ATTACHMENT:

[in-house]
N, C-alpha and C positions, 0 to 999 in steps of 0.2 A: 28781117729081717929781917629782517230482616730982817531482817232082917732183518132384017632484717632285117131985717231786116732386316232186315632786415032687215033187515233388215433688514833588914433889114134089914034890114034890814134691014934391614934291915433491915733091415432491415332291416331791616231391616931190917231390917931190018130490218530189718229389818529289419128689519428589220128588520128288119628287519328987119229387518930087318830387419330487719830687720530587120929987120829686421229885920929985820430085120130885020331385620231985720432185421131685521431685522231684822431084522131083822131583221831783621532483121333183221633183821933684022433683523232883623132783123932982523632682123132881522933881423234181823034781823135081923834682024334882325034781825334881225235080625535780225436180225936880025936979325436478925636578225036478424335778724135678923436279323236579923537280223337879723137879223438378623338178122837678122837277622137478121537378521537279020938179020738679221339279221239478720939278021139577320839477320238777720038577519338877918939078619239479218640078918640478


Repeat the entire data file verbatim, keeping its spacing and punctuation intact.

[in-house]
N, C-alpha and C positions, 0 to 999 in steps of 0.2 A: 28781117729081717929781917629782517230482616730982817531482817232082917732183518132384017632484717632285117131985717231786116732386316232186315632786415032687215033187515233388215433688514833588914433889114134089914034890114034890814134691014934391614934291915433491915733091415432491415332291416331791616231391616931190917231390917931190018130490218530189718229389818529289419128689519428589220128588520128288119628287519328987119229387518930087318830387419330487719830687720530587120929987120829686421229885920929985820430085120130885020331385620231985720432185421131685521431685522231684822431084522131083822131583221831783621532483121333183221633183821933684022433683523232883623132783123932982523632682123132881522933881423234181823034781823135081923834682024334882325034781825334881225235080625535780225436180225936880025936979325436478925636578225036478424335778724135678923436279323236579923537280223337879723137879223438378623338178122837678122837277622137478121537378521537279020938179020738679221339279221239478720939278021139577320839477320238777720038577519338877918939078619239479218640078918640478